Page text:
See any commonality? Social safety nets. Social policies–public support for good health, good education, minimum income, and crisis assistance. In fact, this insight is supported by decades of serious research. (I will write about that in another post.) And it’s not just policy (frequently and stupidly derided in the US as big government), but an economic culture that is thankfully more social-ist.

In America, of course, sustaining social support needs an astonishing amount of selling, so much so that the government finds it easier to bail out big investment banks and big insurance companies, whose criminally-negligent incursions into risky financial products helped create the crash in the first place, than extending funds for a sound healthcare system. Funds for public education, similarly, have been difficult to come by for years.

Yes, in the end big banks got us in the mess, and as Paul Krugman says, big government has saved us. But that’s true if “save” = “getting worse more slowly.” 

If saving = learning so that the next recession may be less of a surprise, then it’s another story. The American style of capitalism–the type that has prioritized home ownership over thrifty spending habits as the mark of success, and typically promotes the likes of Rumsfeld and Paulson as the main shapers of fiscal priorities–is sure to not learn well from this recession. The priorities of the economic culture of Brazil and Germany are quite different.

Read Full Post »

The business of a global organization is ultimately a collection of local realities. Even companies like Lenovo that pride themselves of being a HQ-less networked organization in the end needs to succeed in local markets.

Their success depends on achieving a difficult balance. The first part of this involves enticing the local populace with sharing in a global value. In the 1980s, Levis jeans was attractive to rock music listeners across the world: the brand symbolized a common bond. Apple’s iPod is a contemporary example. One’s local experience becomes part of a global community; and that gives people–though it may sound tacky–a sense of belonging. It’s basically global community created through the local marketplace.

The other part of the equation is the local experience. Call it the global tuned to the local. This is an essential trait, according to a recent Washington Post article, of companies that one “cares about,” that is, companies that create an emotional attachment in their customers. It can’t be measured in numbers, directly at least. It’s amorphous, qualitative, another manifestation of that sense of belonging.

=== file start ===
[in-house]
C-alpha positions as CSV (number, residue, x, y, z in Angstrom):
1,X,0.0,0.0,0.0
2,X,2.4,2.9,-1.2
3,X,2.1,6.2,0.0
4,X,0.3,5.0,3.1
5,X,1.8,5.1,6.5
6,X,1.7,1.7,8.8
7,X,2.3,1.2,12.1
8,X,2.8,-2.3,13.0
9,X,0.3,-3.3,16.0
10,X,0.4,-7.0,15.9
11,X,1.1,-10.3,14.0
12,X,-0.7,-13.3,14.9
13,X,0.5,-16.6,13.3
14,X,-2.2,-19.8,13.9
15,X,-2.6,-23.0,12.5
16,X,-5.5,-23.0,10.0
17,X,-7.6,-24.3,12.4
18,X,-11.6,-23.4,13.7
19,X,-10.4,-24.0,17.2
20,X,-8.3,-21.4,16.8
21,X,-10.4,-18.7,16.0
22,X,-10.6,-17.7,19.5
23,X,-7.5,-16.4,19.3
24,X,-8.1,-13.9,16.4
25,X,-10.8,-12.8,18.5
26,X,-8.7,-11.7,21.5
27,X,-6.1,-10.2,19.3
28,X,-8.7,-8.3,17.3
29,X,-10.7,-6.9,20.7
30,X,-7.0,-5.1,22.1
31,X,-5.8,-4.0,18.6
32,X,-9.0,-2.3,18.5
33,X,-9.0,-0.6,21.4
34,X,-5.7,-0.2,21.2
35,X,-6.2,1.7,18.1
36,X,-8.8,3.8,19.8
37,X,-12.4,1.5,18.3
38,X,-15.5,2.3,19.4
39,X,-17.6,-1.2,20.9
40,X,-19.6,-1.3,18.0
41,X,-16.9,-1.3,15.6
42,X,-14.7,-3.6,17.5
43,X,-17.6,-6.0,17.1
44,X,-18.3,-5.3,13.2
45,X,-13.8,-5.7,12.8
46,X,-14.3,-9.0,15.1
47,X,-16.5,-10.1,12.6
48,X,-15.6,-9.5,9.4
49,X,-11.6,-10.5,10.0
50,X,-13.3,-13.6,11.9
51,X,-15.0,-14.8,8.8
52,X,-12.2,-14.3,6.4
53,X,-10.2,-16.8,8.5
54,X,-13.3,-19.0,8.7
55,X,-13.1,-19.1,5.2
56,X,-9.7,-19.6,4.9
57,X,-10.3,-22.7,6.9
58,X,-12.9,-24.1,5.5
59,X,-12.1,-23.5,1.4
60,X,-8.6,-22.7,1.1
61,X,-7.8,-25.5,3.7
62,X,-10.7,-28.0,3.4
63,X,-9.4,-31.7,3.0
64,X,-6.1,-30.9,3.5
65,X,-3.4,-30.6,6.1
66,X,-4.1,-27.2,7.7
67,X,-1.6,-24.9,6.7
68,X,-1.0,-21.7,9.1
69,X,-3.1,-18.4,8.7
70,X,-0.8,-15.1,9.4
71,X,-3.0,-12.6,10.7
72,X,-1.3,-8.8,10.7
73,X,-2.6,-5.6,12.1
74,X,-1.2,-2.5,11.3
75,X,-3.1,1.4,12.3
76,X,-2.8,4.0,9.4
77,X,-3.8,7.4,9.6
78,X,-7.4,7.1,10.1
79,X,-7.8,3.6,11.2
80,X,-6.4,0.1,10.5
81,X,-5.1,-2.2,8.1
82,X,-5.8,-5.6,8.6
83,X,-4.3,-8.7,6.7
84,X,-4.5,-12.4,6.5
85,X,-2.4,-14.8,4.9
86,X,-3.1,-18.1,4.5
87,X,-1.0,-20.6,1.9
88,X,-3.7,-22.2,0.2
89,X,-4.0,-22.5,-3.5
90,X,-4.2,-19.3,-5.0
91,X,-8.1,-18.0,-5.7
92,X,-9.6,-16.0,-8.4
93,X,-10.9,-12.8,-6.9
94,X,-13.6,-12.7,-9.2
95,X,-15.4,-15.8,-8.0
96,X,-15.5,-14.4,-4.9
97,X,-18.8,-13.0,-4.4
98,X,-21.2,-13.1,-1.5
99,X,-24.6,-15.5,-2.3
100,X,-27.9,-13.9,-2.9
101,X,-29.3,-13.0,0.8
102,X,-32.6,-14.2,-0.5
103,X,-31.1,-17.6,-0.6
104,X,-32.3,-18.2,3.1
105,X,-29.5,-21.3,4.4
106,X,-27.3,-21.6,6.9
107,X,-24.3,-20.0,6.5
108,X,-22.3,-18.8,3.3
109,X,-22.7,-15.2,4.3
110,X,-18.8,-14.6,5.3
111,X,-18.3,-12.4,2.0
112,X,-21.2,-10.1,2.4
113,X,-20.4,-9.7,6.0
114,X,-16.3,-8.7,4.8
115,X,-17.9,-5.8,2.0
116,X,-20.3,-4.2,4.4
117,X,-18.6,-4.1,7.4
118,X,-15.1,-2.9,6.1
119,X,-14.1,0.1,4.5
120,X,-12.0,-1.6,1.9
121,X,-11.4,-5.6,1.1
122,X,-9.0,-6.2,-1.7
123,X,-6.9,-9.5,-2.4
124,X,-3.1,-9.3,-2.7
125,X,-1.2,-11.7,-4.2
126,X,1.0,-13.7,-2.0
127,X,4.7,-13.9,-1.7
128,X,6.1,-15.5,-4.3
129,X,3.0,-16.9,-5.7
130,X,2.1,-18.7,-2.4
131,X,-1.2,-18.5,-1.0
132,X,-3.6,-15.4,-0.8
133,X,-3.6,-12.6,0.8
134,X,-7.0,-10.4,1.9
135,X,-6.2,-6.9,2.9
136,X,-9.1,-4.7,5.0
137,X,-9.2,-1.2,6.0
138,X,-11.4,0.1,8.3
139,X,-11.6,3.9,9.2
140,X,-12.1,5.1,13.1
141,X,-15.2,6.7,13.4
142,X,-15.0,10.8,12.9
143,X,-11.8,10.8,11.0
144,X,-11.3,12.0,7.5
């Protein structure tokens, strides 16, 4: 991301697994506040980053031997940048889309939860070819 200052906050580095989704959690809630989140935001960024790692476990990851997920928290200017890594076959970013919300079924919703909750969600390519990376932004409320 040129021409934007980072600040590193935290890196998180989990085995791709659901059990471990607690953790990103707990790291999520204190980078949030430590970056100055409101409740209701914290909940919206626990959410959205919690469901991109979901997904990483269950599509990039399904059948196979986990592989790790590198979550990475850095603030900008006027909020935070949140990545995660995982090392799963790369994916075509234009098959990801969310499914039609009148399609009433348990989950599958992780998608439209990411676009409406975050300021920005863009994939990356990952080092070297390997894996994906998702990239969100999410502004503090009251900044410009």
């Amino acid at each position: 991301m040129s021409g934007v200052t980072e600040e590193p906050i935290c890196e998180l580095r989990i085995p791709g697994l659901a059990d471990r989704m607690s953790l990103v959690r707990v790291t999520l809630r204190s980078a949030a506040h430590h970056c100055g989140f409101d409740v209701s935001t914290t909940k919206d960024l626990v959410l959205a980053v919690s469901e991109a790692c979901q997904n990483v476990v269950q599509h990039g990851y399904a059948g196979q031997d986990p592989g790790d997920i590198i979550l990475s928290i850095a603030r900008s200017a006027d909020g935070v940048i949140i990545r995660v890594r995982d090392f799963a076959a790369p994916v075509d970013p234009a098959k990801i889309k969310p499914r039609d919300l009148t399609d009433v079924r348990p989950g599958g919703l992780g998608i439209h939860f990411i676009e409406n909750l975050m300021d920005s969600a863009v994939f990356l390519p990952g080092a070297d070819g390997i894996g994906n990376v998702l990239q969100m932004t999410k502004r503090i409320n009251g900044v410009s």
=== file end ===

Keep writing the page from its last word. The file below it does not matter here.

The article identifies four US companies–Starbucks, Apple, Google, and Amazon–that have been globally successful in creating local followers. They, the SAGA, have balanced standard global services and products somehow with an intensely local customer base, and they’ve done it through transforming “some important aspect of contemporary life.” Ledbetter and Weisberg, the authors of the article, go on to note:

Each has had an appreciable impact on our daily routines, taken on a looming presence in popular culture, and often engendered an intensity of feeling more often associated with tastes in entertainment or political views. Together, they have created a new model of business innovation, culture and values.

So while McDonald’s becomes the recipient of anti-globalization political backlash, these companies blend much more easily into their environments. While each company is a giant, to the local customers they don’t seem like “monoliths imposed on other countries from abroad.”

This is the challenge, the benchmark, for global brands: can they create local stakeholders who would provide cultural, emotional, and very importantly, political, support through the turbulence of an increasingly globalized world?

Read Full Post »